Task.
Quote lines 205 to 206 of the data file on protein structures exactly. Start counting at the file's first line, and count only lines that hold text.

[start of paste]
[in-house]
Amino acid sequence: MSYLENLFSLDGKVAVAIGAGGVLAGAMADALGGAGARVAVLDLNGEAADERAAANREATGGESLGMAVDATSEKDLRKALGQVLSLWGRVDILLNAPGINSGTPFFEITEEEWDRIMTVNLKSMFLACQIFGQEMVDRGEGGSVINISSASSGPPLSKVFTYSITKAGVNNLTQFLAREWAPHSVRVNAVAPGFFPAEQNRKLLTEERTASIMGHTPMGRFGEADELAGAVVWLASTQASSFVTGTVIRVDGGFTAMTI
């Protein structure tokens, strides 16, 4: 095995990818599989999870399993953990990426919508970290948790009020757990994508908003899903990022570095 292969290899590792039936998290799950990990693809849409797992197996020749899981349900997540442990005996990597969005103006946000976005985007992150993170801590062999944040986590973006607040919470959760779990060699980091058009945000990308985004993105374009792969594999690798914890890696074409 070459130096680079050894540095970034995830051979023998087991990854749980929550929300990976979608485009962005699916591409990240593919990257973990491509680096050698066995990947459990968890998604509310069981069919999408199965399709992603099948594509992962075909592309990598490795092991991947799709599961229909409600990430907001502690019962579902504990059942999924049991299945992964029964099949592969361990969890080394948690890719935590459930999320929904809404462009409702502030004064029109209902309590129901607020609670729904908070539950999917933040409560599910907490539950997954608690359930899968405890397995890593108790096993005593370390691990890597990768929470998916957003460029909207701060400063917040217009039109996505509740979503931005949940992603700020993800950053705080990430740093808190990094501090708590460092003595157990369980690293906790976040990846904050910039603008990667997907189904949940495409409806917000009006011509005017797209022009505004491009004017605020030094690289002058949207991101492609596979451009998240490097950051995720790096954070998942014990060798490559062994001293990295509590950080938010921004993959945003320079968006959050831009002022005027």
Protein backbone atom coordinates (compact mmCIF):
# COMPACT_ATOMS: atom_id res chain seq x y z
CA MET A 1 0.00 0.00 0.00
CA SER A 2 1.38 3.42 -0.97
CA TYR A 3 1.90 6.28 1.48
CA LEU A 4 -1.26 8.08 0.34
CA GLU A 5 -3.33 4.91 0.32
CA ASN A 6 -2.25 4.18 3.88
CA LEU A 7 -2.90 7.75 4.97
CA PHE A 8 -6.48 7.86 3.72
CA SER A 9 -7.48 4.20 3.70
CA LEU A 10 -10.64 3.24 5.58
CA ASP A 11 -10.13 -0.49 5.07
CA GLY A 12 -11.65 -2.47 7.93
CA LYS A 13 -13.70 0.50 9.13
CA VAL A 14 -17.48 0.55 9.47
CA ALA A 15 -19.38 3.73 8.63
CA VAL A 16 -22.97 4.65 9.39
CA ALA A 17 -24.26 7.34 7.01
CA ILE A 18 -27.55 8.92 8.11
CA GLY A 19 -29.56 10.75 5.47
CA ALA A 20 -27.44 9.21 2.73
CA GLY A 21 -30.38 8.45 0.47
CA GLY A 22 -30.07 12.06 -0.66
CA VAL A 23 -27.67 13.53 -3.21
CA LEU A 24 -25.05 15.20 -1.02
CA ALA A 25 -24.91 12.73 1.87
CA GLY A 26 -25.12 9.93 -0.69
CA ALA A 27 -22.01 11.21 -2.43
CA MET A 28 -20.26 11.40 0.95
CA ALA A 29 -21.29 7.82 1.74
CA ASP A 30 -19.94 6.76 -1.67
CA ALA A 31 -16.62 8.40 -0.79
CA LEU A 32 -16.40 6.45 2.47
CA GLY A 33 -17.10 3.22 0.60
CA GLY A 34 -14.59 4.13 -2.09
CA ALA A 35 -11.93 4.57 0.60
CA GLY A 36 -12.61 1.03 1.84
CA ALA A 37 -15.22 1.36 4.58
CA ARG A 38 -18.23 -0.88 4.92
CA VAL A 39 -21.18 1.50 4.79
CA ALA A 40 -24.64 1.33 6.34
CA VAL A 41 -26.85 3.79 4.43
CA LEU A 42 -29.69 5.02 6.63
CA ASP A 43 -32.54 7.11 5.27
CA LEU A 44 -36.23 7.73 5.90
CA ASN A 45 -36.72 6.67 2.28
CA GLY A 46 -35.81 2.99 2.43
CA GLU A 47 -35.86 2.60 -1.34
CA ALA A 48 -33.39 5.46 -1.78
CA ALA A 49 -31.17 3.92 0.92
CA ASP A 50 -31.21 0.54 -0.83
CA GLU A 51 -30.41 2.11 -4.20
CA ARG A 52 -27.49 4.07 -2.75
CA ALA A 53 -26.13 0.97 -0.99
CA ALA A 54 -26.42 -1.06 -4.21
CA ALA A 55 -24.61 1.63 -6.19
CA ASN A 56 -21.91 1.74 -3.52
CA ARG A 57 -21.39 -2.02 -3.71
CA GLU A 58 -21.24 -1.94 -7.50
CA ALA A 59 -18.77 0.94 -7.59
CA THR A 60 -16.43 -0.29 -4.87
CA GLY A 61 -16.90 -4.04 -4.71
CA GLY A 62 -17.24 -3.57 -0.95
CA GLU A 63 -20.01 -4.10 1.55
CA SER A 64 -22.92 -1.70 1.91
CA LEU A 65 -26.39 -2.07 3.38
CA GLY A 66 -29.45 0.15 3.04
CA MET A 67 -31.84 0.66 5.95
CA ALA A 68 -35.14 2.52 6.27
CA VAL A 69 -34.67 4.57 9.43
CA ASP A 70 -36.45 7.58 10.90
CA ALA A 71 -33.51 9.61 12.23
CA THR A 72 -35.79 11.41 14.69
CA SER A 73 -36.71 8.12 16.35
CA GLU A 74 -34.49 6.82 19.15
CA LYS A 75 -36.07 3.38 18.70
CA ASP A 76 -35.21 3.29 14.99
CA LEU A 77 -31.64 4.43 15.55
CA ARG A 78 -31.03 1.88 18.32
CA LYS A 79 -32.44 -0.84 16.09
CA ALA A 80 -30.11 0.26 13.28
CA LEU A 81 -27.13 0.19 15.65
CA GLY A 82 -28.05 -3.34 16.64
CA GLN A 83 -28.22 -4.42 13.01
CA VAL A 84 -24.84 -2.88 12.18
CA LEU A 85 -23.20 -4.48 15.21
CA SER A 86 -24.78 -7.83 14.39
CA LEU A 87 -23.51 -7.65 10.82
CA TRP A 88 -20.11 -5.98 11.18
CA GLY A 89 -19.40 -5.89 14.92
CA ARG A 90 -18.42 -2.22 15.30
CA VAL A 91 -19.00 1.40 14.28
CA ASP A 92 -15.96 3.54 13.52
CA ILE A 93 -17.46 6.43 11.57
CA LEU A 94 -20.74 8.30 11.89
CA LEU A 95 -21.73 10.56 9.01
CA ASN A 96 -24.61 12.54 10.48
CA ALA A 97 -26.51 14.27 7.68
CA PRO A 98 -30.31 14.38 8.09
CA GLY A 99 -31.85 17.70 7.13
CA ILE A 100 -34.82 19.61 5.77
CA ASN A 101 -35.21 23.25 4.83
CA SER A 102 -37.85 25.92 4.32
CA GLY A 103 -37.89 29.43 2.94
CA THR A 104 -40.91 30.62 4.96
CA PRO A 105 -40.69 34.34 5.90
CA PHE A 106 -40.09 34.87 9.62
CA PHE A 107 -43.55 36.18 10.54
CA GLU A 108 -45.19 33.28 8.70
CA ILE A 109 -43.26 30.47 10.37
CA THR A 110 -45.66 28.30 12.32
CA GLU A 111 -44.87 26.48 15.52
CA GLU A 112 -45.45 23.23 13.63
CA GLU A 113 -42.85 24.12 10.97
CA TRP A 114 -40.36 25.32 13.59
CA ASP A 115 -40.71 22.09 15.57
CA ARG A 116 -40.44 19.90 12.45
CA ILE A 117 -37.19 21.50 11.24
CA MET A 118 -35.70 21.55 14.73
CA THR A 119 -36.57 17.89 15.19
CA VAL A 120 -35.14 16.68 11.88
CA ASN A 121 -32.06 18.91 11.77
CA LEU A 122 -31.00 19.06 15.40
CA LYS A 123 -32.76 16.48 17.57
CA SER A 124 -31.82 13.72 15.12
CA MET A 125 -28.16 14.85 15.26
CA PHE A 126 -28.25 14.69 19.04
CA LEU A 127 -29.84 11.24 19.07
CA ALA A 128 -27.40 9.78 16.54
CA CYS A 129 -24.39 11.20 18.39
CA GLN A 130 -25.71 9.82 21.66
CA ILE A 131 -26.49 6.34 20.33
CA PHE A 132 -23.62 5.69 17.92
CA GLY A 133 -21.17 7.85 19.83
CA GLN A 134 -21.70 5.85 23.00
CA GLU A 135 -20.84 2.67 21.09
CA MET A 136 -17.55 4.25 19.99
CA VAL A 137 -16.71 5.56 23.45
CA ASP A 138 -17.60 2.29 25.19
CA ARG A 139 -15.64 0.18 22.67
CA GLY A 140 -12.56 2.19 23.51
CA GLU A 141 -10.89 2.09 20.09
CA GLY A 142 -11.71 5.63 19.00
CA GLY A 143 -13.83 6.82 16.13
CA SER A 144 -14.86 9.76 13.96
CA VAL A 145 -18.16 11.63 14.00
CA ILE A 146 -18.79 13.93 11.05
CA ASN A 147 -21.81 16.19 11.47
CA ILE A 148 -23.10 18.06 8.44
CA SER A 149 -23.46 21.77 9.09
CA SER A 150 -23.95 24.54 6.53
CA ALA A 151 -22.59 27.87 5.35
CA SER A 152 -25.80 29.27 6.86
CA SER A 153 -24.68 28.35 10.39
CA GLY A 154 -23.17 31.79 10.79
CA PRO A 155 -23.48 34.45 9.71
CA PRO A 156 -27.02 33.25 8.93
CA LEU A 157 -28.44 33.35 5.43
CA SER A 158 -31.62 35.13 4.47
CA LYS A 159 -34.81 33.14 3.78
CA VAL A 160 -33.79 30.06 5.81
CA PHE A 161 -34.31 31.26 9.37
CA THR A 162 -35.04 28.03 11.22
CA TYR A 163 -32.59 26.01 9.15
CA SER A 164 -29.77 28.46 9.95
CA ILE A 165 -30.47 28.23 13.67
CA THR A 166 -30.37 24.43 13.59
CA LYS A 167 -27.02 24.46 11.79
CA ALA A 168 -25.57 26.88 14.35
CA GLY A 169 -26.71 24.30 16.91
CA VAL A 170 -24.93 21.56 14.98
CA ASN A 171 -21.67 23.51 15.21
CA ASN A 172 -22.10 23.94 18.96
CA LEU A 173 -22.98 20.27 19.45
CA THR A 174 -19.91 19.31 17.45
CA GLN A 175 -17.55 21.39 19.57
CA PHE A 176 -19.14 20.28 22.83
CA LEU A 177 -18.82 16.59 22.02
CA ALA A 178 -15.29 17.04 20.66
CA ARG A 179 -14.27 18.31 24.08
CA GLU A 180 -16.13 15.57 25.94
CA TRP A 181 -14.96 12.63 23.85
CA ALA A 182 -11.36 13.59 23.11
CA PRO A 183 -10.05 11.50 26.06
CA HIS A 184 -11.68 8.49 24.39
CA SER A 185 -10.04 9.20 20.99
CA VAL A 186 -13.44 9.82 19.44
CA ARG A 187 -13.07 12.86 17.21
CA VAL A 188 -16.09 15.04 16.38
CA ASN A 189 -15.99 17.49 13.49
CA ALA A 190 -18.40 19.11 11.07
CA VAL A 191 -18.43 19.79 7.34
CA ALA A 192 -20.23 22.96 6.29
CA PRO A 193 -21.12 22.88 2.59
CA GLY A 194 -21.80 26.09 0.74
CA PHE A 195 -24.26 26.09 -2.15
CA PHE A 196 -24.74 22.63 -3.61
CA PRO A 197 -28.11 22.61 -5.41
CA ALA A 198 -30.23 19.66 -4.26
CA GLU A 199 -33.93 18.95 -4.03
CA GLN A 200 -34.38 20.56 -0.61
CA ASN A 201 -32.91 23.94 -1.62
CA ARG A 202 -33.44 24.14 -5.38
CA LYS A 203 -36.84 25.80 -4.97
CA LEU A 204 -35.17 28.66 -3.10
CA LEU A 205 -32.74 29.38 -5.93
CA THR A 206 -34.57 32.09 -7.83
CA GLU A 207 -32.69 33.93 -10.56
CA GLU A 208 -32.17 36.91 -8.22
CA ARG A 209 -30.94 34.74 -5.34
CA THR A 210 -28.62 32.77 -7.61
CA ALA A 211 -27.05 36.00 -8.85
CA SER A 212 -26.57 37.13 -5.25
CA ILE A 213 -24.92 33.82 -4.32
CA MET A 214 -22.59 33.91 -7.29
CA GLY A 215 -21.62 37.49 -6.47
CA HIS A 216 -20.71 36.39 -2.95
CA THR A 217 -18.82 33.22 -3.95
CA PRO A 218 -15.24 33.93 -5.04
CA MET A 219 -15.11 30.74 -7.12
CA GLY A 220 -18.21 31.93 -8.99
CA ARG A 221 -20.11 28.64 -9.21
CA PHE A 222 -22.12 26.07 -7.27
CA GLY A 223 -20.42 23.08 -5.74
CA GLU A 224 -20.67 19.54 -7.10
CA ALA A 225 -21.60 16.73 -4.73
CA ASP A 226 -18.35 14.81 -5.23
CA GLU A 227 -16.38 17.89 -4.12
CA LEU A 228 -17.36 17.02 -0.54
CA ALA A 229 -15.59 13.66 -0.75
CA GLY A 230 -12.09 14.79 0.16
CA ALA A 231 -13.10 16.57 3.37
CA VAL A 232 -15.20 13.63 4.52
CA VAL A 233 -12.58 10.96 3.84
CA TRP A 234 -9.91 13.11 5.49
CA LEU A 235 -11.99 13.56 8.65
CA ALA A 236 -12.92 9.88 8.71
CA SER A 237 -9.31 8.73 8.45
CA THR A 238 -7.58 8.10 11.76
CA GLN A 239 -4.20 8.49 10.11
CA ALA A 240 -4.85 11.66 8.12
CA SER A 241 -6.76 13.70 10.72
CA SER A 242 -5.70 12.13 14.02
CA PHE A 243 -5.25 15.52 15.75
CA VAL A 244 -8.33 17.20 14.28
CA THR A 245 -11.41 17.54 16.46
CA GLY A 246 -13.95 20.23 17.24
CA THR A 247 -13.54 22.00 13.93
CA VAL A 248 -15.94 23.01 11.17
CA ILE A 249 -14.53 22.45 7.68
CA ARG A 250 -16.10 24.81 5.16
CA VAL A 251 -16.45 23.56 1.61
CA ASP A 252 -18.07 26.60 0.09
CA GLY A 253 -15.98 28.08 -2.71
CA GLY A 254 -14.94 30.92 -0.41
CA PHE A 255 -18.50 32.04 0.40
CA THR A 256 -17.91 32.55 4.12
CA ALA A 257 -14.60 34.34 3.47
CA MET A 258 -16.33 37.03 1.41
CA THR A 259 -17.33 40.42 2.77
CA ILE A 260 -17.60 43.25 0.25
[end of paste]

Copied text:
CA GLN A 200 -34.38 20.56 -0.61
CA ASN A 201 -32.91 23.94 -1.62